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Denmark’s ATP eyes US with future under debate

DENMARK – The 27 billion-euro statutory pension provision fund, ATP, is in the process of selecting asset managers as it enters the US mortgage-backed bond market.

The move comes amid a wider debate taking place in the media about the outlook for the scheme.

Henrik Gade Jepsen, head of fixed income, said the fund would use US mortgage-backed bonds to diversify its fixed income portfolio, which was previously “rather domestically oriented”.

ATP invests about seven billion euros in Danish mortgage-backed bonds.

In the US, ATP will pursue its usual “cautious approach” Jepsen said. For the time being, the fund has decided to invest “hundred of millions” in the new asset class, but “definitely not one billion”.

Jepsen explained the decision to outsource saying: “We felt that an asset manager close to the market can extract additional return.

The share allocated to US mortgage-backed bonds could increase if the fund is satisfied with initial performance, he said, adding a manager would be appointed by the end of the year.

As well as managing the first pillar‘s contribution, ATP also manages the resources of its defined contribution scheme known as SP, to which workers pay one percent of their annual wages.

From January 2005 members will be able to leave their savings with ATP, which according to the Danish Insurance Association controls 16.2% of pension assets, transfer the money to another pension provider or choose UCITS providers via an internet-linked platform.

“So far 170 funds have announced that they have established themselves on this virtual market place,” ATP’s chief executive Lars Rohde told IPE.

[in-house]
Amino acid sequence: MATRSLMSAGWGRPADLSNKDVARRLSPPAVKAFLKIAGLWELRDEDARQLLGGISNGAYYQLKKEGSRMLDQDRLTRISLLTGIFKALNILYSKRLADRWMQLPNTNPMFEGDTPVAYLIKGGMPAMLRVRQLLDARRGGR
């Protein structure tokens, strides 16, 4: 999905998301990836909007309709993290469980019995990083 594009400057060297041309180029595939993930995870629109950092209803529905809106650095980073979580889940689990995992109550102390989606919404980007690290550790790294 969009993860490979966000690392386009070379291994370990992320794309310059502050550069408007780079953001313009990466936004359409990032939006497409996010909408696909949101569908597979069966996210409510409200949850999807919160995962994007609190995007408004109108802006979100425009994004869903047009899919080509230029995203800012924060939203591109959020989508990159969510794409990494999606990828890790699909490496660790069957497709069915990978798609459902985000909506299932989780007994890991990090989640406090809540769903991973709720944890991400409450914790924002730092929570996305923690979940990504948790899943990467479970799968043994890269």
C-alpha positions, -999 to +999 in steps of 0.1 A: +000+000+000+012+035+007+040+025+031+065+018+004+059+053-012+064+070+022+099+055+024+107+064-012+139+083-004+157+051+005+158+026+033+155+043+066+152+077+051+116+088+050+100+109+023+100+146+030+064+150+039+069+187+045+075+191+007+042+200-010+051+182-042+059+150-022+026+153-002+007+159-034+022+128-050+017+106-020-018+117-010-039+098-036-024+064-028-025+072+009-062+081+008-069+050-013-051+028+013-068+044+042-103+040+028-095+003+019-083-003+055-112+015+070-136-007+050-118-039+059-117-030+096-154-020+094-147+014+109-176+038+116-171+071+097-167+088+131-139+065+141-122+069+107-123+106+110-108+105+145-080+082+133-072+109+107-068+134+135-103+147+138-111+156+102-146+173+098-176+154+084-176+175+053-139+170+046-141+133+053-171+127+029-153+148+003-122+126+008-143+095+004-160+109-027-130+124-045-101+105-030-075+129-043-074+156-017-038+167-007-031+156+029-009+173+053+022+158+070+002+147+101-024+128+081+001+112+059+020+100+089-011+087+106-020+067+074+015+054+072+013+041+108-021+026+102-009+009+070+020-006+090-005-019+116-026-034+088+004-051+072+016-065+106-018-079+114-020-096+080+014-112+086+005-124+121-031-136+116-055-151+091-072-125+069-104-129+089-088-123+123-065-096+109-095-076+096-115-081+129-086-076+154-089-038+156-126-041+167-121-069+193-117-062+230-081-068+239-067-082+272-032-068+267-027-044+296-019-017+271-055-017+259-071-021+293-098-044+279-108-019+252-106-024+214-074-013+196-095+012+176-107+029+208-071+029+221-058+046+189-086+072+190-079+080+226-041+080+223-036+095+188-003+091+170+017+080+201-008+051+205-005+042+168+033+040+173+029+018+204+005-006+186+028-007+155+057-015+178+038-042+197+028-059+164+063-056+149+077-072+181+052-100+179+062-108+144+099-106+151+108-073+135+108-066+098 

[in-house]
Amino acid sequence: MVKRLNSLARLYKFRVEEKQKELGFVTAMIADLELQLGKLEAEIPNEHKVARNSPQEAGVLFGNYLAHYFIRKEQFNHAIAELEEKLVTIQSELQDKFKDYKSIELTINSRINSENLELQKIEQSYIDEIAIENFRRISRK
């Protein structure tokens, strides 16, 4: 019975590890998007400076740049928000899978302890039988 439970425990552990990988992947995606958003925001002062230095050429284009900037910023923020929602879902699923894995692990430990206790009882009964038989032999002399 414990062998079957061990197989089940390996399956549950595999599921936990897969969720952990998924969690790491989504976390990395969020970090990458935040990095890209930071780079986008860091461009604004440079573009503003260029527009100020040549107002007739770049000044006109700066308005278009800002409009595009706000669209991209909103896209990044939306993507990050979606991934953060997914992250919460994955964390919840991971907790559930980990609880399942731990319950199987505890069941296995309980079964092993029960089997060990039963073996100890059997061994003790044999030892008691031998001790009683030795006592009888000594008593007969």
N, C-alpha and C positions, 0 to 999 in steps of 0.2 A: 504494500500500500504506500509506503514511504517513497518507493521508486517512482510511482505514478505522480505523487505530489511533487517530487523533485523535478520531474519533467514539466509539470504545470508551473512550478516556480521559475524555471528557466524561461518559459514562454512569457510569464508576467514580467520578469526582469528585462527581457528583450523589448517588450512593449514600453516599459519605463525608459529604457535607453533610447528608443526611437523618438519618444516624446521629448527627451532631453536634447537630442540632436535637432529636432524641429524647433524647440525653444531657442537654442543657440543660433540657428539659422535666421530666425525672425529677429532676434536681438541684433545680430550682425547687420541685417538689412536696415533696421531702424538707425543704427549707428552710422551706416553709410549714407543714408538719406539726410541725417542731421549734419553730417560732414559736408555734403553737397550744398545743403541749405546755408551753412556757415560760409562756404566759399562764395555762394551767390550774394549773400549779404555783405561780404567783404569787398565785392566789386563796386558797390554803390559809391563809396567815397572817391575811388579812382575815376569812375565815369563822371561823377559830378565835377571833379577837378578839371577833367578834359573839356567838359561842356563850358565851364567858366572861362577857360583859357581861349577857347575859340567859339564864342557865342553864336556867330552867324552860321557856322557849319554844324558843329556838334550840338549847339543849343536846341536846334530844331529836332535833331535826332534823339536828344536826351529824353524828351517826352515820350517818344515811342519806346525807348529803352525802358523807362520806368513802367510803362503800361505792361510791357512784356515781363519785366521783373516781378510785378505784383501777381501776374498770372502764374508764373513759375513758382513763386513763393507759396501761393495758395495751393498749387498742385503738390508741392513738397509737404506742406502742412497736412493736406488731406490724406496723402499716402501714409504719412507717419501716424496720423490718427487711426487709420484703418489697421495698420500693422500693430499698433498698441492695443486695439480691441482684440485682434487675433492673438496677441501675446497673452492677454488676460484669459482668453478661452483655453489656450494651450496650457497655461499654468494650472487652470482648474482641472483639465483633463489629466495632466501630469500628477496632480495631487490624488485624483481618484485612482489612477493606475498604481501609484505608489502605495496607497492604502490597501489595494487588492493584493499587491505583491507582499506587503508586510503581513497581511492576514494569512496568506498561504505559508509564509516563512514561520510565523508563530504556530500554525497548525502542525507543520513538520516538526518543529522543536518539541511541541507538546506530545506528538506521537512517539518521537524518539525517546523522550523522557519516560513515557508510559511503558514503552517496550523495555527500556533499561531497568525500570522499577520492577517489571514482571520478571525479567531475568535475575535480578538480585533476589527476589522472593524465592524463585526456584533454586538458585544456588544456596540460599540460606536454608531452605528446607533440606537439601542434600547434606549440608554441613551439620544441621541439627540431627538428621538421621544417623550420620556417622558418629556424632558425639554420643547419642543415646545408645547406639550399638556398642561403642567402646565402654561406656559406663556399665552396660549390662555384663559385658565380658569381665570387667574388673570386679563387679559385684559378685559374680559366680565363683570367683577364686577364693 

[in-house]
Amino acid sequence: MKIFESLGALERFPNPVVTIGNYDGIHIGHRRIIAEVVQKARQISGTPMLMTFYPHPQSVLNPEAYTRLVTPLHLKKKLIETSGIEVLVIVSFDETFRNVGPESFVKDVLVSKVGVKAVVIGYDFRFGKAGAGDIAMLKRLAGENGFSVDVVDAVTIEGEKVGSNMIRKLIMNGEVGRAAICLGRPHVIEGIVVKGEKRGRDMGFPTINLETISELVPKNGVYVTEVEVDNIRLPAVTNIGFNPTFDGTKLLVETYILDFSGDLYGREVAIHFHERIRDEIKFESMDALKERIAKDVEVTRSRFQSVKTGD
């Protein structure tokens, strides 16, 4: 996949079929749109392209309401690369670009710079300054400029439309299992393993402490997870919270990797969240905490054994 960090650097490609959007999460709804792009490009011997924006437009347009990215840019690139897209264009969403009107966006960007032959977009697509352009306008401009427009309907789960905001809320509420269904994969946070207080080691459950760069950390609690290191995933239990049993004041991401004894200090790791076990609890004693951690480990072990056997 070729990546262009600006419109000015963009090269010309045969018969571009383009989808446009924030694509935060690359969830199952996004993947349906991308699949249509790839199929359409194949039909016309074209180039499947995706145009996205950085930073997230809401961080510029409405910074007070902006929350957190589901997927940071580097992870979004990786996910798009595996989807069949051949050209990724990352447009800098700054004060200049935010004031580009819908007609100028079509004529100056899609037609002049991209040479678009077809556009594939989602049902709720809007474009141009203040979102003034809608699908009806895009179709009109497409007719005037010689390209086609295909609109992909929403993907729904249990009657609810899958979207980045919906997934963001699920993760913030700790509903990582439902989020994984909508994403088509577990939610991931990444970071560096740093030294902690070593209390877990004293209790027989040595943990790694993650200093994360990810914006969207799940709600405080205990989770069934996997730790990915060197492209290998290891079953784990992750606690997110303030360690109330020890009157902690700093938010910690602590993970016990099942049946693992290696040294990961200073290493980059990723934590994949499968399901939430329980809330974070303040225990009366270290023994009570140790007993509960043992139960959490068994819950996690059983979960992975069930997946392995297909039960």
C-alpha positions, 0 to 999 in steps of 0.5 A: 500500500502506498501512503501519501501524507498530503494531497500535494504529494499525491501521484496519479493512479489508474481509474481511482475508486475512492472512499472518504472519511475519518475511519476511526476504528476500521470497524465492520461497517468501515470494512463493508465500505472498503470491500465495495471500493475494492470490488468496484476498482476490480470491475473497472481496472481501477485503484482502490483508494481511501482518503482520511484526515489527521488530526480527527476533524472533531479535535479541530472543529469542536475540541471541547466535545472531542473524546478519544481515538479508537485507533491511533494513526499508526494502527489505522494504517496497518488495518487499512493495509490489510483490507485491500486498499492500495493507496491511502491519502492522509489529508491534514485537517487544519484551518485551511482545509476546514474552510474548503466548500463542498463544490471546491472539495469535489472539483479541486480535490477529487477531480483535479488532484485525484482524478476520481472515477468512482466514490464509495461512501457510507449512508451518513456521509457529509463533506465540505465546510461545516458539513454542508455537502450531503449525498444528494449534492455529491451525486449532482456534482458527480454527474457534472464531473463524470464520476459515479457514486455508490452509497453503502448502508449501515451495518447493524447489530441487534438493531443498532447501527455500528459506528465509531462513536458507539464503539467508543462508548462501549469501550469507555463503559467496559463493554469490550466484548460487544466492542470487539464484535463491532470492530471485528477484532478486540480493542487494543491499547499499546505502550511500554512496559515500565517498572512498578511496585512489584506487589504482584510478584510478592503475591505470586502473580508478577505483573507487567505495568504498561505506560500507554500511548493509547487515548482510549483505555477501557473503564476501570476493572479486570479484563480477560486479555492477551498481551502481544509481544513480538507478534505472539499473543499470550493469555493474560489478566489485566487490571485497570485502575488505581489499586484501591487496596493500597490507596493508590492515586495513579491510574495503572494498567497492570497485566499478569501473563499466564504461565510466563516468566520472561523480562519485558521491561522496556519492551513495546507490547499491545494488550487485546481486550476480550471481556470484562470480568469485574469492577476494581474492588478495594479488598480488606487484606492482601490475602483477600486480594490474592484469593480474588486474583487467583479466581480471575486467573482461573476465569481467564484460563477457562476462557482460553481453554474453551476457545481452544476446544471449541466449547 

It has also been suggested in the media that ATP could be allowed in the future to accept extra contribution from its members, effectively competing with the second pillar.

A spokesman for the Danish ministry of economic and business told IPE the government was not preparing any change of law but a few members of the parliament’s business committee have called the idea of changing ATP “interesting”.

A spokeswoman for the Danish Insurance Association, which includes insurance companies and industry wide pension funds said: “At the moment there is even a debate as whether ATP belongs to the first or the second pillar, but these debates are more in the press than anywhere else.”

“We are of the opinion that ATP has a special role in the statutory system. It would be difficult to create the framework of fair competition,” she added.

ATP’s Rohde commented: “There are some people who find that we have done quite a good job and would like us to manage a larger part of their pensions.”

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